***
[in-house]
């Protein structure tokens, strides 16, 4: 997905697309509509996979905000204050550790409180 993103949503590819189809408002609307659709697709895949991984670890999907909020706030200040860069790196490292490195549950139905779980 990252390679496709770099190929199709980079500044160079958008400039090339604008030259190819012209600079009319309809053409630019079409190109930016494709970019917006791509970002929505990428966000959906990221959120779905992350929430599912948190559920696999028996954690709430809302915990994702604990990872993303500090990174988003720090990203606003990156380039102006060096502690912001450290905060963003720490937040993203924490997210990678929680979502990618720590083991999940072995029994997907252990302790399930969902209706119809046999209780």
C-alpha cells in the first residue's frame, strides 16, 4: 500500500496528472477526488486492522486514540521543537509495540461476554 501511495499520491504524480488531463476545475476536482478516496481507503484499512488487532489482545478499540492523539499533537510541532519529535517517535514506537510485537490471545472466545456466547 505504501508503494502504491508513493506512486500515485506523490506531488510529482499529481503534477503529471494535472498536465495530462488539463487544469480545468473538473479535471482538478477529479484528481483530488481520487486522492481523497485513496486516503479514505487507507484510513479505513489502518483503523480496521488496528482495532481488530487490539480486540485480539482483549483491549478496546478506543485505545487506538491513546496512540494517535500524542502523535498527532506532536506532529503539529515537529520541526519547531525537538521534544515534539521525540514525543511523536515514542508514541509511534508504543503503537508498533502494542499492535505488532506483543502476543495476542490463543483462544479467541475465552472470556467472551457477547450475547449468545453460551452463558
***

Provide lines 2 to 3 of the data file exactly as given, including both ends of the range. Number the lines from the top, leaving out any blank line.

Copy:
């Protein structure tokens, strides 16, 4: 997905697309509509996979905000204050550790409180 993103949503590819189809408002609307659709697709895949991984670890999907909020706030200040860069790196490292490195549950139905779980 990252390679496709770099190929199709980079500044160079958008400039090339604008030259190819012209600079009319309809053409630019079409190109930016494709970019917006791509970002929505990428966000959906990221959120779905992350929430599912948190559920696999028996954690709430809302915990994702604990990872993303500090990174988003720090990203606003990156380039102006060096502690912001450290905060963003720490937040993203924490997210990678929680979502990618720590083991999940072995029994997907252990302790399930969902209706119809046999209780």
C-alpha cells in the first residue's frame, strides 16, 4: 500500500496528472477526488486492522486514540521543537509495540461476554 501511495499520491504524480488531463476545475476536482478516496481507503484499512488487532489482545478499540492523539499533537510541532519529535517517535514506537510485537490471545472466545456466547 505504501508503494502504491508513493506512486500515485506523490506531488510529482499529481503534477503529471494535472498536465495530462488539463487544469480545468473538473479535471482538478477529479484528481483530488481520487486522492481523497485513496486516503479514505487507507484510513479505513489502518483503523480496521488496528482495532481488530487490539480486540485480539482483549483491549478496546478506543485505545487506538491513546496512540494517535500524542502523535498527532506532536506532529503539529515537529520541526519547531525537538521534544515534539521525540514525543511523536515514542508514541509511534508504543503503537508498533502494542499492535505488532506483543502476543495476542490463543483462544479467541475465552472470556467472551457477547450475547449468545453460551452463558